Cabinet Ministers will tomorrow discuss the possibility of New Zealand joining the fight in Iraq and Syria against the extremist group Islamic State (IS).
The Prime Minister has revealed he will make a significant speech about security on Wednesday, outlining steps the Government will take to address the threat of foreign fighters.
Mr Key said that would include ways the Government might address any deficiencies in the security laws.
"It's going to be very narrowly focussed. We recognise it's something we need to do potentially quite quickly."
He said it was also likely he would be in position to give a sense of what options are available to New Zealand when it comes to the situation with IS.
Cabinet will discuss those options tomorrow, though it is unlikely to make any firm decisions then.
Mr Key will not make his security speech in Parliament and is unlikely to give any further details about specific threats to New Zealand.
Last month, he announced the national terror threat level for the first time, revealing it had increased from very low to low.
'Going through our own process'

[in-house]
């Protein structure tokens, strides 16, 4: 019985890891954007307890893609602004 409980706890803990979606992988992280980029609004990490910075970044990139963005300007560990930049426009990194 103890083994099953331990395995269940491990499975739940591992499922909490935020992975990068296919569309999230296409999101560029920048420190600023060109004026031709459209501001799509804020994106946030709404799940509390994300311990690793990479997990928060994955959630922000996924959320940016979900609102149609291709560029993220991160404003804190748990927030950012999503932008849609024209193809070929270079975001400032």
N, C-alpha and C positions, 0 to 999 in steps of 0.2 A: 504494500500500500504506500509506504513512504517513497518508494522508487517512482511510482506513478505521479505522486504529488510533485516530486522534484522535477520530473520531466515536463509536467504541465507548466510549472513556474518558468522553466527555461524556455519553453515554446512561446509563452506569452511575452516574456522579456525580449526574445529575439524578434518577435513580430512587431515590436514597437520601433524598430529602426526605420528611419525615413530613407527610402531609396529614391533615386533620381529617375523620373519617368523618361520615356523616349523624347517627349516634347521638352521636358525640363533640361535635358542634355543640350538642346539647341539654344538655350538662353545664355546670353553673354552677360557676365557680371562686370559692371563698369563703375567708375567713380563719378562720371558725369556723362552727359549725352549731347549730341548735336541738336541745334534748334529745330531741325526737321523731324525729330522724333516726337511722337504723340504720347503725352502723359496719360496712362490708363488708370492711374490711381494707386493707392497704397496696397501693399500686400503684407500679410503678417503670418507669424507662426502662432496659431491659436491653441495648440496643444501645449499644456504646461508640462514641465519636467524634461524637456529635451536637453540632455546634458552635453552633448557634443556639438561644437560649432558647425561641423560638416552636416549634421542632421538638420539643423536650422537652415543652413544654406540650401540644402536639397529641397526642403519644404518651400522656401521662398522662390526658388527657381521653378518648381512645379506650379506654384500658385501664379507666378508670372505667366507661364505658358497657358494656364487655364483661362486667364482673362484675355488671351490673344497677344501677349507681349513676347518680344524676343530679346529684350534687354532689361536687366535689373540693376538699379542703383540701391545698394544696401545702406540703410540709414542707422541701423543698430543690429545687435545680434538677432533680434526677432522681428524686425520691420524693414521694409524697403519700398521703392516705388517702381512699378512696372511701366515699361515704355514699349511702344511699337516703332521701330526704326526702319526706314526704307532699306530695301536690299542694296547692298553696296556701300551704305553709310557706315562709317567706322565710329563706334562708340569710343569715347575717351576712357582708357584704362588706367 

The Prime Minister said neither Australia nor the United States had pressured New Zealand to get involved.
"I think everybody understands that we're going through our own process of gathering information, getting a sense of what sort of contribution we might make if we were to make one, where we'd be most useful and beneficial overall."
Mr Key dined with the Australian Prime Minister, Tony Abbott, in Perth on Friday evening, where they discussed a range of topics, including the threat of IS.
He said Mr Abbott was able to explain what Australian troops were experiencing on the ground.
Mr Key revealed the date for his speech from Albany, Western Australia, where he was taking part in a memorial service marking 100 years since New Zealand and Australian troops left there for the First World War.
Despite having discussed the situation in Iraq and Syria with Mr Abbott, Mr Key said New Zealand was still making its mind up on whether to join the US-led coalition.
"What we are doing is working our way through all of the information that we have to try and form the best assessment of what contribution practically New Zealand could make.
"There's a wide range of categories there right through from humanitarian aid to potentially some sort of military intervention. In the fullness of time, Cabinet will have the opportunity to consider those issues and make a call."
Reports of mass killing in Iraq
In Iraq, ISIS militants have killed 85 more members of the Albu Nimr tribe, in a campaign of slaughter that began last week.
ISIS was understood to be acting in retaliation for the tribe's resistance against the group's territorial advances in the country, Reuters reported.
One of the tribe's leaders, Sheikh Naeem al-Ga'oud, said ISIS killed 50 members of Albu Nimr on Friday.
In a separate incident, 35 bodies of the tribespeople have been found in a mass grave.